The overall message for clinical GPs is quite positive.  Much of the benefit of formal ASBI in routine practice is likely the result of simply engaging patients in a discussion about their alcohol use, within the context of the therapeutic patient-doctor relationship.  Patients see alcohol counselling as indicative of higher quality primary care.  Within a practice, focussing clinical behaviour change to capitalise on targeted screening opportunities (e.g., for new patients, chronic disease and mental health care planning) may be the most effective initial activity.  More intensive interventions in general practice might work, but may need to be supported by broader community and policy interventions to meet their theoretical potential [6].

Box 1 – Recent pragmatic trials of ASBI in general practice

Beich et al. 2007, Alcohol and alcoholism, 42(6): 593-603

A Danish randomised controlled trial (RCT).  There were no differences between the brief intervention and control groups at 1-year follow-up.  There was a small increase in alcohol consumption in groups at the end of the study.

Hilbink et al. 2012, Journal of the American Board of Family Medicine, 25(5): 712-22

A Dutch RCT.  The brief intervention appeared less effective than the control.  Of the risky drinkers in the study, 47% in the control group, and 36% of the intervention group, were low-risk drinkers at 2-years follow-up.

Kaner et al. 2013, BMJ, 346: e8501

An English RCT.  Brief (5 min) advice, and brief (20 min) lifestyle counselling, was no better than a patient information leaflet at 12-months follow-up.  All groups demonstrated a modest decrease in alcohol consumption.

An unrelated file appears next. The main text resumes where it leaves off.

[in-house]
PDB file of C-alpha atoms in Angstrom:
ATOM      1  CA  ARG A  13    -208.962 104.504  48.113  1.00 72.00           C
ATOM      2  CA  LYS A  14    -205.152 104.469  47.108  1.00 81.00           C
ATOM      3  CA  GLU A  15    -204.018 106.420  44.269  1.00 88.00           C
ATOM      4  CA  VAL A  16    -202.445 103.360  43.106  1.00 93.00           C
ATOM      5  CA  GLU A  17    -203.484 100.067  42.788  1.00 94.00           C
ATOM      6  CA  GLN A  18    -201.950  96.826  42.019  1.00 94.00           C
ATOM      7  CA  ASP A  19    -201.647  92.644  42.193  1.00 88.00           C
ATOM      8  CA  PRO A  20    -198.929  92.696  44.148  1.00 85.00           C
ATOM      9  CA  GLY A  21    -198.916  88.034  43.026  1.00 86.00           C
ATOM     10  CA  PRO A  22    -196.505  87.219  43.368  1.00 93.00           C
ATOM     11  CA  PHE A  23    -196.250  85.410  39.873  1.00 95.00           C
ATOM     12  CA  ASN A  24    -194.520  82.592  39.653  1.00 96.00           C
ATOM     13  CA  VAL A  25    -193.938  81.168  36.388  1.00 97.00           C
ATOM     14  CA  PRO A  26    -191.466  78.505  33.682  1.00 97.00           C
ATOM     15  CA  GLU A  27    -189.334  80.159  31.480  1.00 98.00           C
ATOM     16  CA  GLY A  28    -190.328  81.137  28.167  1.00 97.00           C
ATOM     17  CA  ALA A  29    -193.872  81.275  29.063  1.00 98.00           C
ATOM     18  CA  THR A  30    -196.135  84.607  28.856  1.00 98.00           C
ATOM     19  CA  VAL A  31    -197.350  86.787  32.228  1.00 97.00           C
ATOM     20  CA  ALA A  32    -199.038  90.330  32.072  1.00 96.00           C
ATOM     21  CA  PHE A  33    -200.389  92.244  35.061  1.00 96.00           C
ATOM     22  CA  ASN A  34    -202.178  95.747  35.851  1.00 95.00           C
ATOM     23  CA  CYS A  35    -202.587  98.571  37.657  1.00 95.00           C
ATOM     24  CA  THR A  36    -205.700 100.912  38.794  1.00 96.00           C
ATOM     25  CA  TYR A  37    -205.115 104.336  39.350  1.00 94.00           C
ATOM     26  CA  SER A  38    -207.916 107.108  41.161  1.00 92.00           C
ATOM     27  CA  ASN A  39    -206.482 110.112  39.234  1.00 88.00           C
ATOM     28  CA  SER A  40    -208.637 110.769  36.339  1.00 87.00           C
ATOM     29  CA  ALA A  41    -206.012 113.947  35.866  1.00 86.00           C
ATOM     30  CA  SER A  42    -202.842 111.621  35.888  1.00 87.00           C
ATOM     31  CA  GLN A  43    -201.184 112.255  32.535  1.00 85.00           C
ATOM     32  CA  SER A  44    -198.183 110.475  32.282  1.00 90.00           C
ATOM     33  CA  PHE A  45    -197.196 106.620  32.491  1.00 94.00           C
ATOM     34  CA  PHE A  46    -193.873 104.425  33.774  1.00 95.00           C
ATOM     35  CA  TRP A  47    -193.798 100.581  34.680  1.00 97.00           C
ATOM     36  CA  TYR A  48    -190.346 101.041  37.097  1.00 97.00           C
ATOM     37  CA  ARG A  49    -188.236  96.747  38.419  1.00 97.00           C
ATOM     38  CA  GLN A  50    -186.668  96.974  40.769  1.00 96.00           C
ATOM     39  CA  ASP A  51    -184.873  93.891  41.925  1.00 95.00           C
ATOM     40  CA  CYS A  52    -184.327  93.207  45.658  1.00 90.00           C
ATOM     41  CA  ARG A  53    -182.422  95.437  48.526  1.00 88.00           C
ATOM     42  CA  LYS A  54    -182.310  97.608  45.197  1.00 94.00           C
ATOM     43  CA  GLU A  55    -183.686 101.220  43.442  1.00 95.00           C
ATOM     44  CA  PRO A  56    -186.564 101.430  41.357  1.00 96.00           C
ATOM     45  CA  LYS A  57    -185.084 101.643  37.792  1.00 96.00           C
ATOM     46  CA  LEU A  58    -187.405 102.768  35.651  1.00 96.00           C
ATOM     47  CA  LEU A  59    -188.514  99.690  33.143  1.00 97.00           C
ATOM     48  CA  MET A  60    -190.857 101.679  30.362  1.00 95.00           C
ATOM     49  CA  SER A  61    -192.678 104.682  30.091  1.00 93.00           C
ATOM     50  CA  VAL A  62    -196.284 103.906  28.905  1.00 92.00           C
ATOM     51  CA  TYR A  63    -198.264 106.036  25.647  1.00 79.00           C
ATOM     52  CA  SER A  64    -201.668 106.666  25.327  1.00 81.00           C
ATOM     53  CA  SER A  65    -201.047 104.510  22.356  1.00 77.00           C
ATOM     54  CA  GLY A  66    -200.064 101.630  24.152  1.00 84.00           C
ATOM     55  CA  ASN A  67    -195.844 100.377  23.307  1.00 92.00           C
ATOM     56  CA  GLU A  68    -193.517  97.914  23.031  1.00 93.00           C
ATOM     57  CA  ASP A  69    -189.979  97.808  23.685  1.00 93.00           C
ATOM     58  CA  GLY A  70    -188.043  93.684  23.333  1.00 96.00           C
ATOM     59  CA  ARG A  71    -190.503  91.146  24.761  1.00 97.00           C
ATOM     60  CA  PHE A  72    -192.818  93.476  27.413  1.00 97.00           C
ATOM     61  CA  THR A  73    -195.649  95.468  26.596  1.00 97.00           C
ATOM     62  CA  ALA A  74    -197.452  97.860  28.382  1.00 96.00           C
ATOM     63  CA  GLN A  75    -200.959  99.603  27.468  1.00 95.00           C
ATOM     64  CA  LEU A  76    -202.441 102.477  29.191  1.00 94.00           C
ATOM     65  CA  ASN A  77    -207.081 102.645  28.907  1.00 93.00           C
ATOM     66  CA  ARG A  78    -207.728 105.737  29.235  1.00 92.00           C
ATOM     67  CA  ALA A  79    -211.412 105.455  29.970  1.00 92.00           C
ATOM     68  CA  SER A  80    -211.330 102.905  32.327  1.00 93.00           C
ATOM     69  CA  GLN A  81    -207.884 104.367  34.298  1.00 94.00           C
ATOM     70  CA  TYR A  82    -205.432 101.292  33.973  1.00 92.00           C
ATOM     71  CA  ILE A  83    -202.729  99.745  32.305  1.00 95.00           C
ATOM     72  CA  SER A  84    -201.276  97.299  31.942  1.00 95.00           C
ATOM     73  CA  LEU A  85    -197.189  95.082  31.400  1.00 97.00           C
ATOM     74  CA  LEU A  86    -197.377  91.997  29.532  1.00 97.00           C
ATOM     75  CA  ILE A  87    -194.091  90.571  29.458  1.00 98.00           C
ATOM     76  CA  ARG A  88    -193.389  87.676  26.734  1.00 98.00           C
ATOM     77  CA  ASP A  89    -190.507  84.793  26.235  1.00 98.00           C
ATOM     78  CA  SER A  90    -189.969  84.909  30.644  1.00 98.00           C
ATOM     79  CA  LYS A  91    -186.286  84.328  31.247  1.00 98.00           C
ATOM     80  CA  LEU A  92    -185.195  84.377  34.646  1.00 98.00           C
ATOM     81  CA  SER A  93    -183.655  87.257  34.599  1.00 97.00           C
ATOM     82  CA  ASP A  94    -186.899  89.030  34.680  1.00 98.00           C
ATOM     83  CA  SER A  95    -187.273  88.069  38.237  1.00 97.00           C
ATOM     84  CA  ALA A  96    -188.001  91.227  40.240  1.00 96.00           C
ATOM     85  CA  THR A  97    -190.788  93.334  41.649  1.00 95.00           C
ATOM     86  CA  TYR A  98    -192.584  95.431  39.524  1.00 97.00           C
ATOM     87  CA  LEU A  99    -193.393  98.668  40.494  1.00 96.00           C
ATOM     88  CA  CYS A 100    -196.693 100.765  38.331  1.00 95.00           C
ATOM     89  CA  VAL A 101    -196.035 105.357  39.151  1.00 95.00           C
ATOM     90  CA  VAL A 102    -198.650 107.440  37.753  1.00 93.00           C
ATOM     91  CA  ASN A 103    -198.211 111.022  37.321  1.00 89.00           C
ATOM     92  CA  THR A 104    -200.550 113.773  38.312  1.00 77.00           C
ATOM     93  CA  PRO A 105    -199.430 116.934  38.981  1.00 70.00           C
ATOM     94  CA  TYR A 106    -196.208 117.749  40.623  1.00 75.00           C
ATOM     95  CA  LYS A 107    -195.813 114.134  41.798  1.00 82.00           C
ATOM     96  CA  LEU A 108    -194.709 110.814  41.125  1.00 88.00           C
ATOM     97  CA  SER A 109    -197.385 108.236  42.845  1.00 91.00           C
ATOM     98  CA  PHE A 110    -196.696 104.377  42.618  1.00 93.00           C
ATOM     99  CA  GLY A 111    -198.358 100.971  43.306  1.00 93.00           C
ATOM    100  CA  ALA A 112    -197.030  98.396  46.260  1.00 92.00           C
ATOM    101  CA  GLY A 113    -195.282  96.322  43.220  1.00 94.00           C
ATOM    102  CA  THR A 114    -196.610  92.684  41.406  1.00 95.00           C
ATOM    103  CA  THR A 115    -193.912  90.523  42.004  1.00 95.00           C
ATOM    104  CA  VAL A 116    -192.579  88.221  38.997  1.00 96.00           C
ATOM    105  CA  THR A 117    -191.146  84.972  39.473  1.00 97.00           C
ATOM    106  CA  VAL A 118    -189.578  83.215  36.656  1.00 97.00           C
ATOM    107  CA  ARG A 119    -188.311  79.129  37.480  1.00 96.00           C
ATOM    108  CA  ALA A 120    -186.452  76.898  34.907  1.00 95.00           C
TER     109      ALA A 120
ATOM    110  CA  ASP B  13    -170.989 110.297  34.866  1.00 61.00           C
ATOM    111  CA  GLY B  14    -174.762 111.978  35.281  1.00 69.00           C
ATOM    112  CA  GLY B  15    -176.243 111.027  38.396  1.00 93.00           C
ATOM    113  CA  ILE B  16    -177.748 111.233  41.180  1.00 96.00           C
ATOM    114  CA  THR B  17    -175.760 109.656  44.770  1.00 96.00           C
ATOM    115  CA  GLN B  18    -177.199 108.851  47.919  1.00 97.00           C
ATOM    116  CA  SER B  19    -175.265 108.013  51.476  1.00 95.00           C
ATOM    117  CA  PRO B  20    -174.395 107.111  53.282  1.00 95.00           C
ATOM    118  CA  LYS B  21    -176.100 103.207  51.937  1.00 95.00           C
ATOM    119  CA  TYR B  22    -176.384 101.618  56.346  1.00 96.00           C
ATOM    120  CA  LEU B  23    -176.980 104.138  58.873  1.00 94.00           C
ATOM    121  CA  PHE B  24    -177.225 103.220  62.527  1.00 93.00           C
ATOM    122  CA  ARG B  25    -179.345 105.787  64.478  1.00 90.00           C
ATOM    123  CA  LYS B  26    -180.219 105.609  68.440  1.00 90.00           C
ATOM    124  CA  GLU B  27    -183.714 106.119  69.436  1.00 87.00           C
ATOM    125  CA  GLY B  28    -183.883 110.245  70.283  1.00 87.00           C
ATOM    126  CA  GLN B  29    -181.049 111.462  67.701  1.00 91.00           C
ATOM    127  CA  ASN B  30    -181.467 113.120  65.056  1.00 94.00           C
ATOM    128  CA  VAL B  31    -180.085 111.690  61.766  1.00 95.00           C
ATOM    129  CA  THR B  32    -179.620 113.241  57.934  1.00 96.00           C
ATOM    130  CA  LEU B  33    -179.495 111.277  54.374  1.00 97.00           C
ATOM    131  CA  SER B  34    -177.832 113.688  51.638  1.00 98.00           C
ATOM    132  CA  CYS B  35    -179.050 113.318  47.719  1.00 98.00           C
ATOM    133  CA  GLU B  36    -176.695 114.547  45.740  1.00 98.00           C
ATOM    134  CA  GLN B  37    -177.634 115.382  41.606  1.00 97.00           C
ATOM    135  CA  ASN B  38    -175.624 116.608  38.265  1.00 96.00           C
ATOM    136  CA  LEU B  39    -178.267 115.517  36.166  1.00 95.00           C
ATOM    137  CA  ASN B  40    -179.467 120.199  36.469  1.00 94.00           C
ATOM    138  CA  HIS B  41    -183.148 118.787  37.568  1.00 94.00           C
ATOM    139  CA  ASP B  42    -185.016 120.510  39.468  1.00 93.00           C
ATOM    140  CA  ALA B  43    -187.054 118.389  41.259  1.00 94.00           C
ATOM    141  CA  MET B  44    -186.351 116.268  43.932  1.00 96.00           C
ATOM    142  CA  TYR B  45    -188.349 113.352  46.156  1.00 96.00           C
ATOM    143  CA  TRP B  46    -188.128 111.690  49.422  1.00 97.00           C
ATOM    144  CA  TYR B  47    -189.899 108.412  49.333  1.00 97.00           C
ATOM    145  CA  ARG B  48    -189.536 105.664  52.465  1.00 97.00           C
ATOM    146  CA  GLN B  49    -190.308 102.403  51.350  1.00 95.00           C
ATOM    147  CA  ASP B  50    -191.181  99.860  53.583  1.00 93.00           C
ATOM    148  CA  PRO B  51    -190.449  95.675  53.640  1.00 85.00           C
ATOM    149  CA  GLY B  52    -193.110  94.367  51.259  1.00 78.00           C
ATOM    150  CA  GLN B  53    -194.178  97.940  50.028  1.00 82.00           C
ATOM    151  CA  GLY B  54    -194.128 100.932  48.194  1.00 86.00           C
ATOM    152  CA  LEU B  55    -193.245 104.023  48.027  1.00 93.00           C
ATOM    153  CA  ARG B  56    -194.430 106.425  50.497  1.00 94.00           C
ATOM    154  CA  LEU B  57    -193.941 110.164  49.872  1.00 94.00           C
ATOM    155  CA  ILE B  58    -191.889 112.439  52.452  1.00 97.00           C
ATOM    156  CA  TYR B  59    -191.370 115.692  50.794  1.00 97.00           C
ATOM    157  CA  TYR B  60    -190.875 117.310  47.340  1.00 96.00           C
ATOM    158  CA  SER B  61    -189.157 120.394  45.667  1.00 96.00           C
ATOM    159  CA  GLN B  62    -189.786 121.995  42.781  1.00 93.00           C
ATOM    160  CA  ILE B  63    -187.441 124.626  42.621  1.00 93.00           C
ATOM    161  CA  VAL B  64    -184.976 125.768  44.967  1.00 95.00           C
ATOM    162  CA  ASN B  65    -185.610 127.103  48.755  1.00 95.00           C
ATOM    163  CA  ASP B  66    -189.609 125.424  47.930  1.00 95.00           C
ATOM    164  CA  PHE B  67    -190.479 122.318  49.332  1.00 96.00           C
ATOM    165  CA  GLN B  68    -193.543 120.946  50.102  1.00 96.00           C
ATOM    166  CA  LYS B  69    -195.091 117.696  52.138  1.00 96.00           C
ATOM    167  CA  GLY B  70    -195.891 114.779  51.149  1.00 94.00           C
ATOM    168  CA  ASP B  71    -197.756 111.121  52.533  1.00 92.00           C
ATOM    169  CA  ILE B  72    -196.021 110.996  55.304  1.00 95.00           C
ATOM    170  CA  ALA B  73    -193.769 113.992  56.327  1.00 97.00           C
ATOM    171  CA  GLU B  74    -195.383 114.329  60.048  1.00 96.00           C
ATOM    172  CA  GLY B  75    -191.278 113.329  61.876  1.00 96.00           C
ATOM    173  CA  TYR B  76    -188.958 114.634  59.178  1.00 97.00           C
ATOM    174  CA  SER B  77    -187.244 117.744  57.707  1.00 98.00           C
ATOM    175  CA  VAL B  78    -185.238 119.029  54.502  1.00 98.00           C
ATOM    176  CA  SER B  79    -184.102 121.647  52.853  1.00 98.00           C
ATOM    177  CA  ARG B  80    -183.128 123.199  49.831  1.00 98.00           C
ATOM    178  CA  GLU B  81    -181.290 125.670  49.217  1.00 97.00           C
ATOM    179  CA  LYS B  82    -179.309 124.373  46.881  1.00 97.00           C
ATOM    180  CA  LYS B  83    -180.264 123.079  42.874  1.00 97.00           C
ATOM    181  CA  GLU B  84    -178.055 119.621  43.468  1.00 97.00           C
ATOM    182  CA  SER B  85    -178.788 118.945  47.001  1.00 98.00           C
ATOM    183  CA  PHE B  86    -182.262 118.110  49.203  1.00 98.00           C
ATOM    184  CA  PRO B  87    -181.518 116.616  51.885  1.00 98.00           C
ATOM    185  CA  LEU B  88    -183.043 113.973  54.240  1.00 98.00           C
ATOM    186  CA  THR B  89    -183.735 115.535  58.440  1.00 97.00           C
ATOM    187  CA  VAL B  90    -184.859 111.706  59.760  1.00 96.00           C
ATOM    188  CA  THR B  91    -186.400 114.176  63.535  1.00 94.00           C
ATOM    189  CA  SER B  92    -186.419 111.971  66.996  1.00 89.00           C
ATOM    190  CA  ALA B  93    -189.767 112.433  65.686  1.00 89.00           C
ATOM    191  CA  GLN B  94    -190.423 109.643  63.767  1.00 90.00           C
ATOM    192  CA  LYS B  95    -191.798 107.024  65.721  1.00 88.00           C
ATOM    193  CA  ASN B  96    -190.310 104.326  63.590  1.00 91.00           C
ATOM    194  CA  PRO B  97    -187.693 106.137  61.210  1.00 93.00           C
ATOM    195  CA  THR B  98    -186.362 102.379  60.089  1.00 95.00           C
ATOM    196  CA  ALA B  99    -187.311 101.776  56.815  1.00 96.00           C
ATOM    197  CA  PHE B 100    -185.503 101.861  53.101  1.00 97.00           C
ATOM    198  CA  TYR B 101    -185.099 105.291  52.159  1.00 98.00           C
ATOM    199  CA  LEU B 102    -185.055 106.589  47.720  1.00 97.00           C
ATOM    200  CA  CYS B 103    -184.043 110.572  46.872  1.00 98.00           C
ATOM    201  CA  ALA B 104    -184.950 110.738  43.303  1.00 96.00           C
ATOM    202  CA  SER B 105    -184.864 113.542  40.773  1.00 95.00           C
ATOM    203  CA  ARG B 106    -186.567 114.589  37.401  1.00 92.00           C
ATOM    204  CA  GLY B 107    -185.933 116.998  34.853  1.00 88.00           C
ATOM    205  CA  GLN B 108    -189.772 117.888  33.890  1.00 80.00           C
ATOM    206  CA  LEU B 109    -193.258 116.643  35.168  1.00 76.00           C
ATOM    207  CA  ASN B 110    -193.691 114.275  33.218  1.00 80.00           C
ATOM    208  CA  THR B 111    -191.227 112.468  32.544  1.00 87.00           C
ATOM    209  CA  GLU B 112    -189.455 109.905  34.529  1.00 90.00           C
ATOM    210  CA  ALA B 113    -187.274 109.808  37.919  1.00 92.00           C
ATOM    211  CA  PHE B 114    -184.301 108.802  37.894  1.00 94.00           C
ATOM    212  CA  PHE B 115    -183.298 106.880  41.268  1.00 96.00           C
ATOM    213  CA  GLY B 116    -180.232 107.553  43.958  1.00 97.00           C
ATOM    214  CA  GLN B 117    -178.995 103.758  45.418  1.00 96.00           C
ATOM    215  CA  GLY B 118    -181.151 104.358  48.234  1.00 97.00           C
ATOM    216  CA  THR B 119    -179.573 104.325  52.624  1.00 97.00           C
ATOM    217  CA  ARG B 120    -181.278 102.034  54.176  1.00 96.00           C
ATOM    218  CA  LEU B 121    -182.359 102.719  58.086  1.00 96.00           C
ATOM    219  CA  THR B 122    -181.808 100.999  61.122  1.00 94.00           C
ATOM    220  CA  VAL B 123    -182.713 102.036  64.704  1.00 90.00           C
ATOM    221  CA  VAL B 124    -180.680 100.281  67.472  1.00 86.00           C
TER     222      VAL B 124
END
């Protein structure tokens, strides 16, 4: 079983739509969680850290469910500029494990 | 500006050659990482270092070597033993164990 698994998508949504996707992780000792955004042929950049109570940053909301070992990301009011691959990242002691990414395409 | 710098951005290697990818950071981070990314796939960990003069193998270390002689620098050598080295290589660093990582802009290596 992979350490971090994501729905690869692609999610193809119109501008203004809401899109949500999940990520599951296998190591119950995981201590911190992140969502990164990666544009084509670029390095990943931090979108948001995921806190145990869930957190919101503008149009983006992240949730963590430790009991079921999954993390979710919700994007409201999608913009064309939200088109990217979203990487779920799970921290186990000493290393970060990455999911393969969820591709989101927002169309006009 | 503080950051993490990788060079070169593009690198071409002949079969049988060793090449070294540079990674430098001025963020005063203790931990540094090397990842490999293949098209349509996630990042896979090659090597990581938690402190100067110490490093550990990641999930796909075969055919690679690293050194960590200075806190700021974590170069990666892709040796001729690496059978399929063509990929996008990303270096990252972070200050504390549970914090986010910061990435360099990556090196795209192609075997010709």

Butler et al. 2013, BMJ, 346: f1191

A Welsh RCT.  The brief intervention was no better than the control at 12-months follow-up.  Both groups demonstrated a modest decrease in alcohol consumption.

Williams et al. 2014, Addiction, 109(9): 1472-81

A US Veteran Affairs retrospective cohort study.  Of veterans who screened positive for risky drinking, those who received documented brief intervention did no better than those who did not, at 9-15 months follow-up, in a brief intervention implementation study.  Both groups demonstrated a substantial resolution in risky drinking on screening.


  1. Tam CWM, Leong LH, Zwar N. Let’s listen to patients’ and GPs’ perspectives on alcohol-screening research. Australian family physician 2015;44(6):427-8.
  2. Kaner EF, Beyer F, Dickinson HO, et al. Effectiveness of brief alcohol interventions in primary care populations. Cochrane database of systematic reviews 2007(2):CD004148.
  3. Saitz R. The best evidence for alcohol screening and brief intervention in primary care supports efficacy, at best, not effectiveness: you say tomato, I say tomato? That’s not all it’s about. Addiction science & clinical practice 2014;9:14.
  4. Deehan A, Templeton L, Taylor C, Drummond C, Strang J. Low detection rates, negative attitudes and the failure to meet the “Health of the Nation” alcohol targets: findings from a national survey of GPs in England and Wales. Drug Alcohol Rev 1998 Sep;17(3):249-58.
  5. Beich A, Thorsen T, Rollnick S. Screening in brief intervention trials targeting excessive drinkers in general practice: systematic review and meta-analysis. Bmj 2003 Sep 6;327(7414):536-42.
  6. O’Donnell A, Wallace PG, Kaner E. From efficacy to effectiveness and beyond: what next for brief interventions in primary care? Frontiers in psychiatry 2014;5:113.
  7. Tam CWM, Leong L, Zwar N, Hespe C. Consultation contexts and the acceptability of alcohol enquiry from general practitioners – a survey experiment. Australian family physician 2015;44(7):490-6.
  8. Tam CWM, Leong L, Zwar N, Hespe C. Alcohol enquiry by GPs – understanding patient perspectives: a qualitative study. Australian family physician 2015;44(11):833-838.